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Fluid Journal : Fluid Journal 2008-2009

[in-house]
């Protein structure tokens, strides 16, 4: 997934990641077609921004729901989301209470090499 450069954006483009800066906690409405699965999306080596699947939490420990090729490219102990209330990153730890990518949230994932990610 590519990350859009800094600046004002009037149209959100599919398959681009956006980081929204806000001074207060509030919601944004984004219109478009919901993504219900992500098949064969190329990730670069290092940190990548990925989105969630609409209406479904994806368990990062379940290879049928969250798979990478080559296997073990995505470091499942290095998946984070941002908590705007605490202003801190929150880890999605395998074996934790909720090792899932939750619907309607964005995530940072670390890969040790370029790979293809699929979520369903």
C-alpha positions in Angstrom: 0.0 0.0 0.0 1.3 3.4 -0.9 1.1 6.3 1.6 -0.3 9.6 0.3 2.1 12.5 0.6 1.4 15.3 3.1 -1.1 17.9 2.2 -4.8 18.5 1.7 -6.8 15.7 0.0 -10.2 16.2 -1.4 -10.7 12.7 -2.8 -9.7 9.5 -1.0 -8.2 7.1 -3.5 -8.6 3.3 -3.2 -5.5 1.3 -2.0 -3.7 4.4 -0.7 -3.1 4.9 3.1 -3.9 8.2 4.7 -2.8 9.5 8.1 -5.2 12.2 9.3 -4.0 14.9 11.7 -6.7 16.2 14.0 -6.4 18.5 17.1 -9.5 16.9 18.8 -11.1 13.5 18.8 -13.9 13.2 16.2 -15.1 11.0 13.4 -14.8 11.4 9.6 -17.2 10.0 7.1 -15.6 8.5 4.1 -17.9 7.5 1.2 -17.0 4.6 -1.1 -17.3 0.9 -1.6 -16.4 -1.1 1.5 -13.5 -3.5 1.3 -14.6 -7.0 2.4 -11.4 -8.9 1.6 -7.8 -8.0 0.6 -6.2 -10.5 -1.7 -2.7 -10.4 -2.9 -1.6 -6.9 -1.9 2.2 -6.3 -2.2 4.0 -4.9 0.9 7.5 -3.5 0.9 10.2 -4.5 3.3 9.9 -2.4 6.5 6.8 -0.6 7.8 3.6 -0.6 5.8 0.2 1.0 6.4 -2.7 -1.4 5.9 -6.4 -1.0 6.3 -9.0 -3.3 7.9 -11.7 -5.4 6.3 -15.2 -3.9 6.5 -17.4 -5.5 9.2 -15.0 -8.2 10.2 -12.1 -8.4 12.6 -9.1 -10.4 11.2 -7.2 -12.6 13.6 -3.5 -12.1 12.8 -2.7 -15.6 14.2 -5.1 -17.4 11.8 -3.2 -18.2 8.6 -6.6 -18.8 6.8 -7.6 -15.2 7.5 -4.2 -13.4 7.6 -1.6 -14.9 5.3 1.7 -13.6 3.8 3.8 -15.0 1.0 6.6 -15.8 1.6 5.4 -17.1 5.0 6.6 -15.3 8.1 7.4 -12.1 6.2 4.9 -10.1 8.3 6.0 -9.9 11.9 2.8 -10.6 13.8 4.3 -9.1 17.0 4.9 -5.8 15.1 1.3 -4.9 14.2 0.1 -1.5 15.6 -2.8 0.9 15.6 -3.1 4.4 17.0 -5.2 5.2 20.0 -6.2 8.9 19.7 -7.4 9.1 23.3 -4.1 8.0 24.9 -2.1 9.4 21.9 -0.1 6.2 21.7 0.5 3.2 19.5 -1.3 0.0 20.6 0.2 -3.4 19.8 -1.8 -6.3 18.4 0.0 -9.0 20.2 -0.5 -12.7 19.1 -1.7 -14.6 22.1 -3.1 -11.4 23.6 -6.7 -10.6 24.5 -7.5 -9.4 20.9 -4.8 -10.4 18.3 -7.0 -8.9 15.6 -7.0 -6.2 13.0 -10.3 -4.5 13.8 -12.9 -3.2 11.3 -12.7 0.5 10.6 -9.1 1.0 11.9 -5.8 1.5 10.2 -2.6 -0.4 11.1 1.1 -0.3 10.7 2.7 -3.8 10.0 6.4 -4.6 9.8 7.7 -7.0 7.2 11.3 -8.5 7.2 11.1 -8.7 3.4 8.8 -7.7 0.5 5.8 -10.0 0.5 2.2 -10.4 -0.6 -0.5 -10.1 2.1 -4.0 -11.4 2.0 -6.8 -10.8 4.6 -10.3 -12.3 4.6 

16 Fluid Journal WINTER 2008 2004 and 2004-2005 but not in the poor growth season of 2005-2006. Nitrate levels Figure 2 shows soil nitrate levels at three depths averaged across two tillage systems from 2004 through 2006. Differences in nitrate content by depth were significant each year with the 0- to 6-inch depth containing the highest nitrate levels, as expected. In 2006, nitrate content in the upper 6 inches of soil Wheat Grain Protein y = 0.023x2 + 0.1701x + 8.8609 R2 = 0.53 y = 0.062x2 + 0.1351x + 8.1346 R2 = 0.95 7 9 11 03 06 09 01 20 + 1.3204x + 6.8899 y = -0.1246x2 R2 = 0.96 y = -0.004x2 + 0.3815x + 7.7257 R2 = 0.97 7 9 11 03 06 09 01 20 Protein (%) Preplant Nitrogen Application (lbs/A) Texas Agricultural Experiment Station 1/Top-dress 2/Top-dress 1/No Top-dress 2/No Top-dress 2003-2004 2004-2005 Protein in wheat grain for treatments with and without a topdress fertilizer application of 45 lbs per acre of nitrogen 1/Protein found in wheat forage across different preplant nitrogen rates was found significantly different at P<0.05 2/Protein found in wheat forage across different preplant nitrogen rates was not found significantly different at P<0.05 Effect of nitrogen fertilizer on total and soluble protein content in winter wheat forage Vernon, Texas, 2003-04 Date Nov. 03 Dec. 03 Jan. 04 Feb. 04 Mar. 04 Apr. 04 Crude Protein (%DM) 0 10 20 30 40 30N 60N 120 N (Lbs/ac.) Total protein Soluble protein 0.01 0.001 0.001 0.1 Te xas Agricultural Experiment Station 0 10 20 30 40 50 60 1/11/2005 1/18/2005 1/25/2005 2/1/2005 2/8/2005 2/15/2005 2/22/2005 3/1/2005 3/8/2005 3/15/2005 3/22/2005 Perc ent of steers bloated Bloat Dynamics and N-Fertilization Vernon, TX. Jan-Mar 2005 120 N (25 hd) 30N (25 hd) 60N(27hd) Effect of N fertility on bloat dynamics. Te xas Agricultural Experiment Station Grazing Season (mo) Figure 3. Protein in wheat grain treatments with and without a topdress fertilizer application of 45 lbs/A of N. Figure 4. Time-course of N effect on total and soluble plant protein in winter wheat fertilized with 3 preplant N rates (data provided by Dr. W. E. Pinchak, TAES, Vernon). was considerably higher than in the previous two years, reflecting poor use of N due to crop failure. These data point to the fact that not all N is lost from one season to the next when a crop does not fully use applied N. Under these circumstances, producers should not rely on past fertilization experiences but should soil sample to determine the levels of residual N and perhaps save on fertilizer costs for the subsequent crop. Topdressing In 2004 and 2005, there was a general increase in grain protein with increased preplant N application. Topdressing N generally resulted in an additional increase in grain protein but, surprisingly, not over about 1 percent (Figure 3). Unfortunately, grain protein even at the highest levels was not considered sufficient to measurably enhance baking quality. Only one wheat variety was used in the study but early results indicate that in a dual-use system in this region it may not be possible to significantly increase grain protein with high N applications. Bloat Figures 4 and 5 show the time- course correlation between protein increase with three preplant N application rates and the degree of bloat in stocker cattle over the same period. Farmers and ranchers need to be aware of this relationship. Dr. Sij is professor/agronomist, Mrs. Dyer is research technician, and Mr. Belew is research associate at the Texas Agricultural Experiment Station in Vernon, Texas. Figure 5. Time-course of bloat development as influenced by 3 preplant N fertility rates (data provided by Dr. W. E. Pinchak, TAES, Vernon).
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